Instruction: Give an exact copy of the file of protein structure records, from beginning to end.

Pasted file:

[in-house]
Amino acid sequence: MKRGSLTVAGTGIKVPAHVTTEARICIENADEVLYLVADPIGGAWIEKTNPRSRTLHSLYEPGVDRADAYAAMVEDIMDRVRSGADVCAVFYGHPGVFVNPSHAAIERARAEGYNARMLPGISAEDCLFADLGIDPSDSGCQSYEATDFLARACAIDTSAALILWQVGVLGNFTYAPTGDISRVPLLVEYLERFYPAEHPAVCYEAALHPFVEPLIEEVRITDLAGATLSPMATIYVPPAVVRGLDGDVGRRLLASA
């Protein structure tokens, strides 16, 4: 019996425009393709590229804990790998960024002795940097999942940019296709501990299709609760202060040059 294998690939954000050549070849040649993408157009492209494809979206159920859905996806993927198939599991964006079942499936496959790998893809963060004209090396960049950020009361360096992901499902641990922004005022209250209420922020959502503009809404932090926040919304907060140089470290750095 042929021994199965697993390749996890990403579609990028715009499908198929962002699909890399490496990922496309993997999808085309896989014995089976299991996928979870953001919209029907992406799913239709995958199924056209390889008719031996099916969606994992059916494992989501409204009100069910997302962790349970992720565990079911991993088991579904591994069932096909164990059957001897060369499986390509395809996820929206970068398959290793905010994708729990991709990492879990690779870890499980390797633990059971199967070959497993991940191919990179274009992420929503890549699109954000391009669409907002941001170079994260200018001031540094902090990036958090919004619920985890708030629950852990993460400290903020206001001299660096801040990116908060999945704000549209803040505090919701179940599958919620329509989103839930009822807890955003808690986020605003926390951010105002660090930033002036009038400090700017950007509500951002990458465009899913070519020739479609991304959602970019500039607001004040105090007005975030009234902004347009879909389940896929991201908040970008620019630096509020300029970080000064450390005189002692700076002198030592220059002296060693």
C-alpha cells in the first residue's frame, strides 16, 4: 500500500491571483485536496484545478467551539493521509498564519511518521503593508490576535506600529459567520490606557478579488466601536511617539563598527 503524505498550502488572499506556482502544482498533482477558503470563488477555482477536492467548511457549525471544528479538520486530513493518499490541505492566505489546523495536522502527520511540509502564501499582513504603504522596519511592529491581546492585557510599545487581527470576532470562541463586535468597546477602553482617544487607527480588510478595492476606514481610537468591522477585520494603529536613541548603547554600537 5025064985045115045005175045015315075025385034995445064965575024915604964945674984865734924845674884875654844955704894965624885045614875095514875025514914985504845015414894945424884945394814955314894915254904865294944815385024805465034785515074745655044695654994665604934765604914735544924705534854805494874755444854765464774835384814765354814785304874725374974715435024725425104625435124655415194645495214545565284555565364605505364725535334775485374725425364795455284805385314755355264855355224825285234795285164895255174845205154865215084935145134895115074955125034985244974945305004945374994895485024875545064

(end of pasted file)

[in-house]
Amino acid sequence: MKRGSLTVAGTGIKVPAHVTTEARICIENADEVLYLVADPIGGAWIEKTNPRSRTLHSLYEPGVDRADAYAAMVEDIMDRVRSGADVCAVFYGHPGVFVNPSHAAIERARAEGYNARMLPGISAEDCLFADLGIDPSDSGCQSYEATDFLARACAIDTSAALILWQVGVLGNFTYAPTGDISRVPLLVEYLERFYPAEHPAVCYEAALHPFVEPLIEEVRITDLAGATLSPMATIYVPPAVVRGLDGDVGRRLLASA
């Protein structure tokens, strides 16, 4: 019996425009393709590229804990790998960024002795940097999942940019296709501990299709609760202060040059 294998690939954000050549070849040649993408157009492209494809979206159920859905996806993927198939599991964006079942499936496959790998893809963060004209090396960049950020009361360096992901499902641990922004005022209250209420922020959502503009809404932090926040919304907060140089470290750095 042929021994199965697993390749996890990403579609990028715009499908198929962002699909890399490496990922496309993997999808085309896989014995089976299991996928979870953001919209029907992406799913239709995958199924056209390889008719031996099916969606994992059916494992989501409204009100069910997302962790349970992720565990079911991993088991579904591994069932096909164990059957001897060369499986390509395809996820929206970068398959290793905010994708729990991709990492879990690779870890499980390797633990059971199967070959497993991940191919990179274009992420929503890549699109954000391009669409907002941001170079994260200018001031540094902090990036958090919004619920985890708030629950852990993460400290903020206001001299660096801040990116908060999945704000549209803040505090919701179940599958919620329509989103839930009822807890955003808690986020605003926390951010105002660090930033002036009038400090700017950007509500951002990458465009899913070519020739479609991304959602970019500039607001004040105090007005975030009234902004347009879909389940896929991201908040970008620019630096509020300029970080000064450390005189002692700076002198030592220059002296060693």
C-alpha cells in the first residue's frame, strides 16, 4: 500500500491571483485536496484545478467551539493521509498564519511518521503593508490576535506600529459567520490606557478579488466601536511617539563598527 503524505498550502488572499506556482502544482498533482477558503470563488477555482477536492467548511457549525471544528479538520486530513493518499490541505492566505489546523495536522502527520511540509502564501499582513504603504522596519511592529491581546492585557510599545487581527470576532470562541463586535468597546477602553482617544487607527480588510478595492476606514481610537468591522477585520494603529536613541548603547554600537 5025064985045115045005175045015315075025385034995445064965575024915604964945674984865734924845674884875654844955704894965624885045614875095514875025514914985504845015414894945424884945394814955314894915254904865294944815385024805465034785515074745655044695654994665604934765604914735544924705534854805494874755444854765464774835384814765354814785304874725374974715435024725425104625435124655415194645495214545565284555565364605505364725535334775485374725425364795455284805385314755355264855355224825285234795285164895255174845205154865215084935145134895115074955125034985244974945305004945374994895485024875545064